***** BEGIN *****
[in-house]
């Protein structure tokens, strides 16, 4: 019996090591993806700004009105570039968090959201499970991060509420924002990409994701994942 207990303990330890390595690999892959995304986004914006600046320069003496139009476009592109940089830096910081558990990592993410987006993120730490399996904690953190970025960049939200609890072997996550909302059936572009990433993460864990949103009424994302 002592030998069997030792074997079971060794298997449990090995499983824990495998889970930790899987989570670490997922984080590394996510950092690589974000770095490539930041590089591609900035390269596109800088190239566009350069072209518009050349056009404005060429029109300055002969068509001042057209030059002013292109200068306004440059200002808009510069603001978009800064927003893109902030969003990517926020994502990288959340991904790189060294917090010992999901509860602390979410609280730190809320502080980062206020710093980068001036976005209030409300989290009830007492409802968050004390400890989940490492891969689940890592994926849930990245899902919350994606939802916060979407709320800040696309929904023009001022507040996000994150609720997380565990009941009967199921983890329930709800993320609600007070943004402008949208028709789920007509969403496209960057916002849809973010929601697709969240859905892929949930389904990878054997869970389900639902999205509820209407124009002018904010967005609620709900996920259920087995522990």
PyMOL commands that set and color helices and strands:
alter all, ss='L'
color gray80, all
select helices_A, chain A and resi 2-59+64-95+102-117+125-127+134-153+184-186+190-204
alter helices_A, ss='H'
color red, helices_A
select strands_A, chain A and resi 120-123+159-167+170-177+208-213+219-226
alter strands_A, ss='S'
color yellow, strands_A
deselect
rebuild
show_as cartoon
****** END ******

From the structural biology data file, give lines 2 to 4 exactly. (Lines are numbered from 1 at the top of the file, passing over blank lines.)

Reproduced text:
């Protein structure tokens, strides 16, 4: 019996090591993806700004009105570039968090959201499970991060509420924002990409994701994942 207990303990330890390595690999892959995304986004914006600046320069003496139009476009592109940089830096910081558990990592993410987006993120730490399996904690953190970025960049939200609890072997996550909302059936572009990433993460864990949103009424994302 002592030998069997030792074997079971060794298997449990090995499983824990495998889970930790899987989570670490997922984080590394996510950092690589974000770095490539930041590089591609900035390269596109800088190239566009350069072209518009050349056009404005060429029109300055002969068509001042057209030059002013292109200068306004440059200002808009510069603001978009800064927003893109902030969003990517926020994502990288959340991904790189060294917090010992999901509860602390979410609280730190809320502080980062206020710093980068001036976005209030409300989290009830007492409802968050004390400890989940490492891969689940890592994926849930990245899902919350994606939802916060979407709320800040696309929904023009001022507040996000994150609720997380565990009941009967199921983890329930709800993320609600007070943004402008949208028709789920007509969403496209960057916002849809973010929601697709969240859905892929949930389904990878054997869970389900639902999205509820209407124009002018904010967005609620709900996920259920087995522990």
PyMOL commands that set and color helices and strands:
alter all, ss='L'